The top two or three places are paid depending on the size of the field. Specifically the payouts used at Southern Billiards are:

8 Players or more

  • 3rd gets entry fee amount;
  • 2nd gets twice entry fee amount; and
  • 1st gets quin (5 times) entry fee amount.

7 Players

  • 3rd gets entry fee amount;
  • 2nd gets twice entry fee amount; and
  • 1st gets the quad entry fee amount.

6 Players

  • 3rd gets entry fee amount;
  • 2nd gets twice entry fee amount; and
  • 1st gets trice entry fee amount.

5 Players

  • 2nd gets twice entry fee; and
  • 1st gets trice entry fee amount.

4 Players (less than 5 players not recommended)

  • 2nd gets entry fee; and
  • 1st gets trice entry fee amount.

3 Players (less than 5 players not recommended)

  • 2nd gets entry fee; and
  • 1st gets twice entry fee amount.

10-Ball Ring Game

Balls numbered 1 through 10 are played in consecutive order and the player pocketing the 10-ball on a legal shot (by combination or other means) wins that game.

Break Shot

The initial break is determined by random draw, thereafter winner breaks. Breaker has cue ball-in-hand behind the head string.

Shooting Order

Initial order, including the break, is determined by pill (random) draw.

Thereafter, pills will be redrawn every eight (8) games for order position 2 through number of players remaining in the game. Note: the redraw for order is generally based on the number of players initially in the game, and is not based on time.

The winner of last game retains the break (automatically gets pill #1).

The Rack

The object balls, numbered 1 through 10, are racked in a triangle with the 10-ball in the center and the 1-ball at the apex placed on the spot. The balls are racked by a designated racker or the player that is last in order of the game for which the balls are being racked. This is generally the player that shot prior to the winner of the last game, unless order has been redrawn or that player has been eliminated from the match.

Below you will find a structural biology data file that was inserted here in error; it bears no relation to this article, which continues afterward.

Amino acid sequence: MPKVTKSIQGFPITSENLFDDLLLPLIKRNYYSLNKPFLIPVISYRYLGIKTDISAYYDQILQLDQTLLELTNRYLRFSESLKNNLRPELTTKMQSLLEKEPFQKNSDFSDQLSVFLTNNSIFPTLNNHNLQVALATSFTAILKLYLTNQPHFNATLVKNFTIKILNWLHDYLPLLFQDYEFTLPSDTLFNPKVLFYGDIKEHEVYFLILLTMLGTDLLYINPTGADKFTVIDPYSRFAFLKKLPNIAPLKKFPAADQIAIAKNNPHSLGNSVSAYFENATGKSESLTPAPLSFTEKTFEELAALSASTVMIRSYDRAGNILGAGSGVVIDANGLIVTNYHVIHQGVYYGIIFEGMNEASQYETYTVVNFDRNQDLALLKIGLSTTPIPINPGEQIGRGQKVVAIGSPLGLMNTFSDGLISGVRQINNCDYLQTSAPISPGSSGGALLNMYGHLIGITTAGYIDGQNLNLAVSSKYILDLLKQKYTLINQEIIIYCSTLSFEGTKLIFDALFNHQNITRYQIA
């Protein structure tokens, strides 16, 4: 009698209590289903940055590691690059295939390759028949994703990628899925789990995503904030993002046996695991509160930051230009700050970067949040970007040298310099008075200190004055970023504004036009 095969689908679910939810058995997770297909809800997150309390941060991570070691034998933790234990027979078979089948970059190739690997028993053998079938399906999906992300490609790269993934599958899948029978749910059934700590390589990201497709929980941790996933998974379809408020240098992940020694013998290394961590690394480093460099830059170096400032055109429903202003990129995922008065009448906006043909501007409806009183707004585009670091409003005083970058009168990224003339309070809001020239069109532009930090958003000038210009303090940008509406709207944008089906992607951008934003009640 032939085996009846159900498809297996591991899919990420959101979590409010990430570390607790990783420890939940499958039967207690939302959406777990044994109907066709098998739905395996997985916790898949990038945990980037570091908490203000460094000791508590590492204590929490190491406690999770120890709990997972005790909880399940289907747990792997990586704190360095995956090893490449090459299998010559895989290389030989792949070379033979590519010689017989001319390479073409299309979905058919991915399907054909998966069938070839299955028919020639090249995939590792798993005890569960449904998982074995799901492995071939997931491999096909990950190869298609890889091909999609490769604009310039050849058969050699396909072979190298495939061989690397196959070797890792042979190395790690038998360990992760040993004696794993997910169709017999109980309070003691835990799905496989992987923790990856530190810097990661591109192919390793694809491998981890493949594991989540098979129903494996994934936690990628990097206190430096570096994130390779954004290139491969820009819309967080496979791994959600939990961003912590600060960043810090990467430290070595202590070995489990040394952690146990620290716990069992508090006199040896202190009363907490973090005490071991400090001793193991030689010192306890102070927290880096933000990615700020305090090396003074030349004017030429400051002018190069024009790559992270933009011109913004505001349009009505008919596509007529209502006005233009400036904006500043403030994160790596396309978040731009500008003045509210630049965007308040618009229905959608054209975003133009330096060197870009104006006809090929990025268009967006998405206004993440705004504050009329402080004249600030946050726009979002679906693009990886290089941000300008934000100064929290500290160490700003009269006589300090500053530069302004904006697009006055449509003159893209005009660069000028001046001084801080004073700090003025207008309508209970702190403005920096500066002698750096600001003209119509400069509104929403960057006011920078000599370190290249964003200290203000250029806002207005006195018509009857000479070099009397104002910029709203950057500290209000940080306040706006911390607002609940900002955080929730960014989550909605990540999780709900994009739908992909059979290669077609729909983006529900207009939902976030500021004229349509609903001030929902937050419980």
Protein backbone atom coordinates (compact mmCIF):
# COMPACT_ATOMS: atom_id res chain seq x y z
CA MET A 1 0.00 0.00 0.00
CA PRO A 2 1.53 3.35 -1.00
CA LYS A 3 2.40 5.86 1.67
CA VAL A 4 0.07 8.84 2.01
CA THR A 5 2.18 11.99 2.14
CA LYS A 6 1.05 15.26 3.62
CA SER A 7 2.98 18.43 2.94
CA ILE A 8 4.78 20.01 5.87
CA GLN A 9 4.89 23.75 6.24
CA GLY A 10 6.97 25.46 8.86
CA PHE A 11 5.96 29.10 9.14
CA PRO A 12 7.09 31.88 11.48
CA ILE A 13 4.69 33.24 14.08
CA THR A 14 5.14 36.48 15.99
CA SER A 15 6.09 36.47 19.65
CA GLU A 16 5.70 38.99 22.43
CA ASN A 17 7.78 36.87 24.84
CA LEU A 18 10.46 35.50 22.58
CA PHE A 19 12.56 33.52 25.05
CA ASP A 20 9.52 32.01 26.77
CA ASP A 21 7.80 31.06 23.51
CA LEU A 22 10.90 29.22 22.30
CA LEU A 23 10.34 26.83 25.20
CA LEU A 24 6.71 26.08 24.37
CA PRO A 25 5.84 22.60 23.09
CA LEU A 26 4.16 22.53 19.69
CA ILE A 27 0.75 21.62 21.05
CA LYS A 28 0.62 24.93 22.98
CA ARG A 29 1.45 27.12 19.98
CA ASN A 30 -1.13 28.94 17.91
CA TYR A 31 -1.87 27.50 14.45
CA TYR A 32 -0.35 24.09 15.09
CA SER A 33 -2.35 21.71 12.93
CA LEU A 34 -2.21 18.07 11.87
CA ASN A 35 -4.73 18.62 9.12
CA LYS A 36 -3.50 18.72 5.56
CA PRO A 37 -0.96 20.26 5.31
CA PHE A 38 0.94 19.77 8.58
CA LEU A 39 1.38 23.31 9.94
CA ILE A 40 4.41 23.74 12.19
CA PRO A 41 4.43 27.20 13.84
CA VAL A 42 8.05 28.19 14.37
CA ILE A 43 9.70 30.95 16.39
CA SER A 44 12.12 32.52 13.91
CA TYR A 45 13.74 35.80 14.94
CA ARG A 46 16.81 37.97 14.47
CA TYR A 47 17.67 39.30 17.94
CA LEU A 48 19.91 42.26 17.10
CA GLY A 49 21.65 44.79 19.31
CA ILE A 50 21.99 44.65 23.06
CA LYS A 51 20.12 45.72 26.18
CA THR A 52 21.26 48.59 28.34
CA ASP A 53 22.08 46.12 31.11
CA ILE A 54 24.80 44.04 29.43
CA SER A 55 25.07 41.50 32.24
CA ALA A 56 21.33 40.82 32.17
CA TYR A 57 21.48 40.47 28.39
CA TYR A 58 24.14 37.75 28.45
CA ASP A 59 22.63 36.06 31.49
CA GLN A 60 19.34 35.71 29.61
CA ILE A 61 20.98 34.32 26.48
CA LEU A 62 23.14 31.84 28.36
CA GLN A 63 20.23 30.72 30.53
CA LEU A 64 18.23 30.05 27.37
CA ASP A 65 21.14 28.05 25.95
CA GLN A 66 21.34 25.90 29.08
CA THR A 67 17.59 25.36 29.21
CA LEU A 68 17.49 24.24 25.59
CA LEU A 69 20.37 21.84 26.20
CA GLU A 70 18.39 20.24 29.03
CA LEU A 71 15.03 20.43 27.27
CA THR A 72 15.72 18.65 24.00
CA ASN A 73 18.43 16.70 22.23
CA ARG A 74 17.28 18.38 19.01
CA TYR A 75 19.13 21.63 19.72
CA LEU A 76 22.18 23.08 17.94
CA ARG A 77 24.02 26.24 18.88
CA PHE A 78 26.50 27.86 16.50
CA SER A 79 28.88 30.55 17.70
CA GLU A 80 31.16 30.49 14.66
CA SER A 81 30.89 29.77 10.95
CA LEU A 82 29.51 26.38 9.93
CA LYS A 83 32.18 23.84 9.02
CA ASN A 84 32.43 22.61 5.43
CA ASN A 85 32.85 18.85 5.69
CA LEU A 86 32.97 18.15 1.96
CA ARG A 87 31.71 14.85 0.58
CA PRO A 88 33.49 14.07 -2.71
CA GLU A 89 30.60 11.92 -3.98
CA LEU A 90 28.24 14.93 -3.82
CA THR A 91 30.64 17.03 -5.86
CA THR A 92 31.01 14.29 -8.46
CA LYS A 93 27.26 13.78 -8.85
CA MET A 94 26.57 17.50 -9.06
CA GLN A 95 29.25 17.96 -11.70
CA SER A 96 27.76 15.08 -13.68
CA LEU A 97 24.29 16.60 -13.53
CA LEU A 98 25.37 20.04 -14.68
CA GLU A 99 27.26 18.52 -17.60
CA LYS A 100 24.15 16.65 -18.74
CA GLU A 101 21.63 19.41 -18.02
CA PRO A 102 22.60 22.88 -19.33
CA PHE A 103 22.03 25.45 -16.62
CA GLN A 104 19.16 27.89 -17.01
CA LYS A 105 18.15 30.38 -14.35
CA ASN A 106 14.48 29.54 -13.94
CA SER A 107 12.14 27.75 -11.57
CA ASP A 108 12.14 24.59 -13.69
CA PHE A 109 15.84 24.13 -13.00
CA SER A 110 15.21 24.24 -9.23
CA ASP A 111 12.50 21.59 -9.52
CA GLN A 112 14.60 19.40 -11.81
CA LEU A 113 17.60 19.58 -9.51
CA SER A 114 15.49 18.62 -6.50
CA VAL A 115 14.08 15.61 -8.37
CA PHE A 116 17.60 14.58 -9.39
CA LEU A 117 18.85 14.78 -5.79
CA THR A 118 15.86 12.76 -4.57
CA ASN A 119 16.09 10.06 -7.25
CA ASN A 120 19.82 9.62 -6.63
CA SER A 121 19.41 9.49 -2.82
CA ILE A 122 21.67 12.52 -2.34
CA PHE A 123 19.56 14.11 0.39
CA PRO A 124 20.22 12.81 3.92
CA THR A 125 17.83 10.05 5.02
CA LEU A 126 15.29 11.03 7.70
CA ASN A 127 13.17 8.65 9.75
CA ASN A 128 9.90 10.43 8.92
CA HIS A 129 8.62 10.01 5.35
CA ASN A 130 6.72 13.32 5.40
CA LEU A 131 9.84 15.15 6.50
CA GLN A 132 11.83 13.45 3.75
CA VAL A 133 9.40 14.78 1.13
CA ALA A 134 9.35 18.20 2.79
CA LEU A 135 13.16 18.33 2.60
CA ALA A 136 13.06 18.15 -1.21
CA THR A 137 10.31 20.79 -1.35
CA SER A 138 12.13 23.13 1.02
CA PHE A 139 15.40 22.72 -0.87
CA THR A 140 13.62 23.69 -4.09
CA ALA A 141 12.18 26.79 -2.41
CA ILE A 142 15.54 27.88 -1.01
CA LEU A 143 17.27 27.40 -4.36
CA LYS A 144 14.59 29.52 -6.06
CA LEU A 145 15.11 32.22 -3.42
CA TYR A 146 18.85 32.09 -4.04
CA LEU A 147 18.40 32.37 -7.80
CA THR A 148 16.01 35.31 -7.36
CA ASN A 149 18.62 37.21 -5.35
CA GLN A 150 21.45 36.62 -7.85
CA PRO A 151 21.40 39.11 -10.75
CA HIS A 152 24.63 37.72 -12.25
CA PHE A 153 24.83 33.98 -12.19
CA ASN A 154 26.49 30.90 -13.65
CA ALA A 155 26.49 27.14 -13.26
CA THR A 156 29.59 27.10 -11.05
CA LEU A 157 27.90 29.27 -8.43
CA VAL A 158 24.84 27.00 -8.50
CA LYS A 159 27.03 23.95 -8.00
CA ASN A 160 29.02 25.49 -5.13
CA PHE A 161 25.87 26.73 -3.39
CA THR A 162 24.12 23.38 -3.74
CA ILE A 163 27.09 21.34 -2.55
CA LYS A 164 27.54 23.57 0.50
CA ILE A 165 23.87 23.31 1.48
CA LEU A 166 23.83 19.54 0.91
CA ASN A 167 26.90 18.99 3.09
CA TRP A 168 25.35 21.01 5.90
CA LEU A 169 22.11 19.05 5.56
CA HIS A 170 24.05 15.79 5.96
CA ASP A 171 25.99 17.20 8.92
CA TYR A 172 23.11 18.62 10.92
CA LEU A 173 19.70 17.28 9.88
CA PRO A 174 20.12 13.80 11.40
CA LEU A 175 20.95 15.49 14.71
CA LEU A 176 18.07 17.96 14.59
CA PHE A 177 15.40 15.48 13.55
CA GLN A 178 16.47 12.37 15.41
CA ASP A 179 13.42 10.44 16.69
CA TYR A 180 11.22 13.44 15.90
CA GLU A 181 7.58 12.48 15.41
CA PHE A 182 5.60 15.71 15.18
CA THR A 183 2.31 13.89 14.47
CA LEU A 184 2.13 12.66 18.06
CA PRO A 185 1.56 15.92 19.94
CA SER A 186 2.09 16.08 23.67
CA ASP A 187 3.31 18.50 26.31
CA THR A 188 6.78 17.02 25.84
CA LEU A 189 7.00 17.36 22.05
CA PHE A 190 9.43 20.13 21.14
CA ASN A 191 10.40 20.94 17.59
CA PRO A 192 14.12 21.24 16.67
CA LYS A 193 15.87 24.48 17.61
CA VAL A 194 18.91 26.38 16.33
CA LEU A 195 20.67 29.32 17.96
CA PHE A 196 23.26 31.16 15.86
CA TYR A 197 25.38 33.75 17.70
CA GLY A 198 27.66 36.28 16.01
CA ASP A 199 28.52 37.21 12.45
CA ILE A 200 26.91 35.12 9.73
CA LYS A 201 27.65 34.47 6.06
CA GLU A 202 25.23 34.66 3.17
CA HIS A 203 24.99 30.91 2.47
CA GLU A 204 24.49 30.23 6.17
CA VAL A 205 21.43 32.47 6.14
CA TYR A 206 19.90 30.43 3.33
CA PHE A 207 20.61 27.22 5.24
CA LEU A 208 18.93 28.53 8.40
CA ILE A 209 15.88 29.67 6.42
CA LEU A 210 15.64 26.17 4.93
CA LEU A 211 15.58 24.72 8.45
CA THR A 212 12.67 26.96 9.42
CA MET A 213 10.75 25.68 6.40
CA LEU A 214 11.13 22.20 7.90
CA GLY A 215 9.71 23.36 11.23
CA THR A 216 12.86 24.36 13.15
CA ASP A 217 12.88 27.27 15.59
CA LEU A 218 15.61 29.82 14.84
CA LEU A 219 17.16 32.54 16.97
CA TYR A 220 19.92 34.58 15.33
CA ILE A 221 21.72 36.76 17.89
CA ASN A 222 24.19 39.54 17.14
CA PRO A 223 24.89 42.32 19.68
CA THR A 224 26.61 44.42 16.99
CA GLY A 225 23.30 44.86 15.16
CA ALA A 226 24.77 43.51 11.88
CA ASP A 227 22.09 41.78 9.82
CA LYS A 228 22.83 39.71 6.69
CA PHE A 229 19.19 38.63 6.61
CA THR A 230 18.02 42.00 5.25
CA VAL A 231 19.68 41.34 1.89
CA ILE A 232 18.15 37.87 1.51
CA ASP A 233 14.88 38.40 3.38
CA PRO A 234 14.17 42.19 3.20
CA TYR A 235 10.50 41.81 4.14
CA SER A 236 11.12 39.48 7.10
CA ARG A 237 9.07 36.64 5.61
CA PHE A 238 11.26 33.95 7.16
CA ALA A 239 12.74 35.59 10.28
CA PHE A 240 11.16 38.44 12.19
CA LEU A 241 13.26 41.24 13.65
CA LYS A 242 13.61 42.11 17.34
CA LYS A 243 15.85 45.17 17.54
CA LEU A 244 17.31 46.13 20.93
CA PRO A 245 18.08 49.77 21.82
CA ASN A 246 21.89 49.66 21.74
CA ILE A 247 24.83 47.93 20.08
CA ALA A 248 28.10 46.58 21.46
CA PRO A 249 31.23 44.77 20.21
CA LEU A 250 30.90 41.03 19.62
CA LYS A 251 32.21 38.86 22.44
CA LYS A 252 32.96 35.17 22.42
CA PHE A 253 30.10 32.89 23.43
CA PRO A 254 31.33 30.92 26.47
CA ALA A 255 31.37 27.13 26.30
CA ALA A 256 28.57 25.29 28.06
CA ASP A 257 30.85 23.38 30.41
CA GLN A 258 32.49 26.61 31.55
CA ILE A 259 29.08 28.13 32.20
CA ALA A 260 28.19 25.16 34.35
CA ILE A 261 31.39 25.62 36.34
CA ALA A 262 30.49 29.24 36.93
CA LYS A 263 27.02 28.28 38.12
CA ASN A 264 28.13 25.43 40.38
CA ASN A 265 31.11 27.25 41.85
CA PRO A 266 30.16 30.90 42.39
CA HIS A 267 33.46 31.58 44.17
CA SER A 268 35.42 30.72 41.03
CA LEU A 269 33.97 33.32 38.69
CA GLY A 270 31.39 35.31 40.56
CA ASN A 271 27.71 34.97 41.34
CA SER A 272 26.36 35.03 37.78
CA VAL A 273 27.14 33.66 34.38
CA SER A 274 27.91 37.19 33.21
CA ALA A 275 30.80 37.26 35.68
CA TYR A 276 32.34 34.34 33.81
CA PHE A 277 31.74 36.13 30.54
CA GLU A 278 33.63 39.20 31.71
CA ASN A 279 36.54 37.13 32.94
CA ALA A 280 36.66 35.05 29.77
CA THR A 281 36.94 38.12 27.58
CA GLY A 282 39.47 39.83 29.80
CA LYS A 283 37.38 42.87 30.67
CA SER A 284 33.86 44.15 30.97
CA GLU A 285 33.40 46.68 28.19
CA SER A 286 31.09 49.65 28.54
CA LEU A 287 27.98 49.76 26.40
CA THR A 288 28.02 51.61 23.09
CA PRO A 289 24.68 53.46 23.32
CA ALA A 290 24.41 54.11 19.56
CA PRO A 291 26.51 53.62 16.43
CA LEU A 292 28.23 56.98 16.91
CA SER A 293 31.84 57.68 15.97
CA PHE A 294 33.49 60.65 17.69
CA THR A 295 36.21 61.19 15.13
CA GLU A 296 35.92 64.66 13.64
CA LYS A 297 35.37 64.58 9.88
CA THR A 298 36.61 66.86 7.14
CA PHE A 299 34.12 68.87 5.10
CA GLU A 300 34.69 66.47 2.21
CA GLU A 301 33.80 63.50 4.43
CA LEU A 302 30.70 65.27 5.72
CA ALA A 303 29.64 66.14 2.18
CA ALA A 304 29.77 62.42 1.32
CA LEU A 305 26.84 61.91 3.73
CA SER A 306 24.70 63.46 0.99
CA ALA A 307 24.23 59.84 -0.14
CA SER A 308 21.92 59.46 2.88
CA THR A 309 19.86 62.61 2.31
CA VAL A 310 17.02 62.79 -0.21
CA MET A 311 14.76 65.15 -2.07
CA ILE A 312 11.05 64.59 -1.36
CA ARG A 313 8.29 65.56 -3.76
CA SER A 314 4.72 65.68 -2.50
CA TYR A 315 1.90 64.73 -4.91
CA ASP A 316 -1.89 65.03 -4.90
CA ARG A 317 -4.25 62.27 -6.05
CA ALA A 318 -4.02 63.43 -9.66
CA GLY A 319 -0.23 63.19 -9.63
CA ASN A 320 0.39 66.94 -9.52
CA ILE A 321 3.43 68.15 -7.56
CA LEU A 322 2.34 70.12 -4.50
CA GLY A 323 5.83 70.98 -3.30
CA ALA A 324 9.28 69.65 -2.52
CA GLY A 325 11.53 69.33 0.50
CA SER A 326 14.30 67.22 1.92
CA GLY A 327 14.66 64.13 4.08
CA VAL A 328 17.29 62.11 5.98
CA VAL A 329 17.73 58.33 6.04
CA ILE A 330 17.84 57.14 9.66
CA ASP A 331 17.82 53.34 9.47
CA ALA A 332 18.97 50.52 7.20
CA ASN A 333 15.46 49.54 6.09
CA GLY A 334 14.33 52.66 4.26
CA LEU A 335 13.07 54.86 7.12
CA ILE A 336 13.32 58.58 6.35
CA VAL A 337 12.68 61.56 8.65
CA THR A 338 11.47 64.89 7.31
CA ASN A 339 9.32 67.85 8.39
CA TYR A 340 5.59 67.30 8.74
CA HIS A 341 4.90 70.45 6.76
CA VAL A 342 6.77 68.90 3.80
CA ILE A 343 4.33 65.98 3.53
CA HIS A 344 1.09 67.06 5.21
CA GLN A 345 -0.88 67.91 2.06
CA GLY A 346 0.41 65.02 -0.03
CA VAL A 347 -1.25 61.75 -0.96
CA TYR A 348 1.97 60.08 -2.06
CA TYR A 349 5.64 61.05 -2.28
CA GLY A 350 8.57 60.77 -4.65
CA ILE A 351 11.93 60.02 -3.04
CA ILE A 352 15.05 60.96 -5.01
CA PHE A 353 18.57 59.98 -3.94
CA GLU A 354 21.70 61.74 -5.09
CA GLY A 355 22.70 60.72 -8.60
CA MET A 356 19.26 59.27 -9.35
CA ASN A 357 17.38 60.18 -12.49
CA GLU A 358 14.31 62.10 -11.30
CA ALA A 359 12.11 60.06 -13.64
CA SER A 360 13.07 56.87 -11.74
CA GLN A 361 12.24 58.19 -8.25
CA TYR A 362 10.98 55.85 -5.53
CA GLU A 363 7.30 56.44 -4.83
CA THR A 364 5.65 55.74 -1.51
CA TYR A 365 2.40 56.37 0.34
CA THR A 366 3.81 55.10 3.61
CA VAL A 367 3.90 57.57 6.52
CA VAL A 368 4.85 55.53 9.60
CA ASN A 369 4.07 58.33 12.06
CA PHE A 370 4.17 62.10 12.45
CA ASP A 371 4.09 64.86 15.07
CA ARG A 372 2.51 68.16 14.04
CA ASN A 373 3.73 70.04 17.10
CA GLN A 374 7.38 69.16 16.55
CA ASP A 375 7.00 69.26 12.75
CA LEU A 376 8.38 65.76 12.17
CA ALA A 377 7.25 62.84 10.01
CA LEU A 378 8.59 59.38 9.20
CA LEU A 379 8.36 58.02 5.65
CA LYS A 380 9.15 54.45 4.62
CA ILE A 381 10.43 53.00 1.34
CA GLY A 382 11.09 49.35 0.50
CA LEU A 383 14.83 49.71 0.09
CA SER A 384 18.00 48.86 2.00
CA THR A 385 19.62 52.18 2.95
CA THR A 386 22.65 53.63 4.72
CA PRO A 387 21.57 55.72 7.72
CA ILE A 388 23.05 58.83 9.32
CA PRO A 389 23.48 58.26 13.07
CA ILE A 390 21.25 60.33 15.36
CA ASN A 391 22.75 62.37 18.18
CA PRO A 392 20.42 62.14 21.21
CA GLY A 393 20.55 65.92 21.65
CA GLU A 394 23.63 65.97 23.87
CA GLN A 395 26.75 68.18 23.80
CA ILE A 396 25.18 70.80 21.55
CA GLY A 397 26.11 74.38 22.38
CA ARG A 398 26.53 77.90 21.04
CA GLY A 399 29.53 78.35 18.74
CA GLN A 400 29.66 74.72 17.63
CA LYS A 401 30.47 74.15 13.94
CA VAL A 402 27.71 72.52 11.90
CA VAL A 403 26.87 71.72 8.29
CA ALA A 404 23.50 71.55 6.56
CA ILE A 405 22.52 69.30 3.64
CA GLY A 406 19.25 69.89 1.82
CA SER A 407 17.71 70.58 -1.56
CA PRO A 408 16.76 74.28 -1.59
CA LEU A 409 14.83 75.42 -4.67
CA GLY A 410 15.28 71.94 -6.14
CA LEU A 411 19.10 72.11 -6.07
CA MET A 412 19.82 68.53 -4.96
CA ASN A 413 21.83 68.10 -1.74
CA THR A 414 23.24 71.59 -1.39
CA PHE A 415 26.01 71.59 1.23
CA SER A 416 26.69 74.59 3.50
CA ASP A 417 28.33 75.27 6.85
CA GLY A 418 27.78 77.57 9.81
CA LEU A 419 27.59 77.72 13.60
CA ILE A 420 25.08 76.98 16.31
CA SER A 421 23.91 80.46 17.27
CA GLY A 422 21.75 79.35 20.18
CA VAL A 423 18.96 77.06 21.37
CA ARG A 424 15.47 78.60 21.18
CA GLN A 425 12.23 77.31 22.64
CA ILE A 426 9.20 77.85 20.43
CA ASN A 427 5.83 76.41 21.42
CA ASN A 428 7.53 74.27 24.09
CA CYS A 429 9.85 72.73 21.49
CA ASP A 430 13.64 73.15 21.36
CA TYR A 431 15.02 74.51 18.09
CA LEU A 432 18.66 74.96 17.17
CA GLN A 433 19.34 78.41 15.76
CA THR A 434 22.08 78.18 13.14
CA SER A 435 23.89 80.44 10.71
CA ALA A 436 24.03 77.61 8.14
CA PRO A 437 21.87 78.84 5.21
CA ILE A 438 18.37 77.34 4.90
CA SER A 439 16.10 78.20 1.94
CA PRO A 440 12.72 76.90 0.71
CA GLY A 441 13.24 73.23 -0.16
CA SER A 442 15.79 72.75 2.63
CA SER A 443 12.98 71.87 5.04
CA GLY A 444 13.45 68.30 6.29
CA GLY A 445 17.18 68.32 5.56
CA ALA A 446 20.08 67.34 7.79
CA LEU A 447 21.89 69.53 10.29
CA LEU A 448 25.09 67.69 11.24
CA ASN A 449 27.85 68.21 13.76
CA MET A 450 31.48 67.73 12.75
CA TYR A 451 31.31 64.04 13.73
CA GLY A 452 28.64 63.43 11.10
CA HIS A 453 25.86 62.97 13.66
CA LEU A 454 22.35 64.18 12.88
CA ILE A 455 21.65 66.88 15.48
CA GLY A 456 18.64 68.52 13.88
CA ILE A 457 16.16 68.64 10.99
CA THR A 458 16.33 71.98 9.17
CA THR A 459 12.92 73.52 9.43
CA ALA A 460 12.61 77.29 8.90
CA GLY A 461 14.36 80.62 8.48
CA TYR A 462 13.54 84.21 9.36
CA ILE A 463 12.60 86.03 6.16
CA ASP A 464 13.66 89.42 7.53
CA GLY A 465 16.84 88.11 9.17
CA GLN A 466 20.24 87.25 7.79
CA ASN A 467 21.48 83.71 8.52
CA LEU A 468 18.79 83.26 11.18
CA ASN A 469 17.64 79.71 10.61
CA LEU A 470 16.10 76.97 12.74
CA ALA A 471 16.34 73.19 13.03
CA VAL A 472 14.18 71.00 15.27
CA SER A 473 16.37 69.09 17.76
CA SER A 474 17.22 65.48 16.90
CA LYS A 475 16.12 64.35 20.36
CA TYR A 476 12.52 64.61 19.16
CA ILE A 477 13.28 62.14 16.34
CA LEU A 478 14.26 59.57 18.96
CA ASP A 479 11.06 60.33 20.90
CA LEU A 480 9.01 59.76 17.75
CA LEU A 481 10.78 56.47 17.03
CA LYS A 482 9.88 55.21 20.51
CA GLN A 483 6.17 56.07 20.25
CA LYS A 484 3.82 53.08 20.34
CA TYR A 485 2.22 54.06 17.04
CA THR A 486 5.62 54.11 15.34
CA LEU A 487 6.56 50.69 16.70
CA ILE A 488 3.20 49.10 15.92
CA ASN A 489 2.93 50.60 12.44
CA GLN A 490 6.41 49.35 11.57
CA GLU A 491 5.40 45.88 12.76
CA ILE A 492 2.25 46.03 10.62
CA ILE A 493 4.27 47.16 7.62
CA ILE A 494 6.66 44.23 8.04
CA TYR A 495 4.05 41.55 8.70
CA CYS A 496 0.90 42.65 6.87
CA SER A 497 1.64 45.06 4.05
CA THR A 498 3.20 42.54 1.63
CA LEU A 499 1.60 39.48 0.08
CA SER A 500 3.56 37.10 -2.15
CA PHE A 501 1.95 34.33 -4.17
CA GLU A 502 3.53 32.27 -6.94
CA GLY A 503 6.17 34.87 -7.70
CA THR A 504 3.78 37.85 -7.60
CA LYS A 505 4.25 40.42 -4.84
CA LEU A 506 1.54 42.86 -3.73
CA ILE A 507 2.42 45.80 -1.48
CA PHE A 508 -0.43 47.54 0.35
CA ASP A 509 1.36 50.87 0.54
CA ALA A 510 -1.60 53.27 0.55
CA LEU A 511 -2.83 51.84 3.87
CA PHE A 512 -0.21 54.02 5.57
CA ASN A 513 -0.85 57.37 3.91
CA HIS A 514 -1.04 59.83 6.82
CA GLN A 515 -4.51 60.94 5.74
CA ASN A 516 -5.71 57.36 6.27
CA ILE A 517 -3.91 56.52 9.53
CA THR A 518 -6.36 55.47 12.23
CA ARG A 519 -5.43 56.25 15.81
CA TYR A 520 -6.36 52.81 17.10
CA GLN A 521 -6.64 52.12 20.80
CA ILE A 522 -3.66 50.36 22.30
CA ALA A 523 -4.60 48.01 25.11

Foul Penalties (3-Shot Ball-In-Hand Rule)

If a player commits a foul on his first shot at an object ball, it ends that player's inning at the table, and the following player in the shooting order has the option to take the resulting shot or have the fouling player shoot again.

If after the first foul a player is asked to shoot again and commits a foul on his second shot at an object ball, it is considered a scratch and the incoming player gets ball-in-hand behind the head string, but still has the option to make the fouling player shoot again with ball-in-hand behind the head string. Note: the object ball is spotted only if it is behind the head string. (Refer to: Fouls: Cue Ball Scratches)

If after the second foul a player is asked to shoot again and commits a foul on his third shot at an object ball, the incoming player is awarded ball in hand anywhere on the table and must take the shot (can not pass the shot back).

Stalemated Game

Should all players successively fail (or decline) to make a legal shot after being awarded ball in hand, the tournament director will declare the game a stalemate. A stalemated game is void (like it never happened) and the game is replayed with the same breaker.

Fouls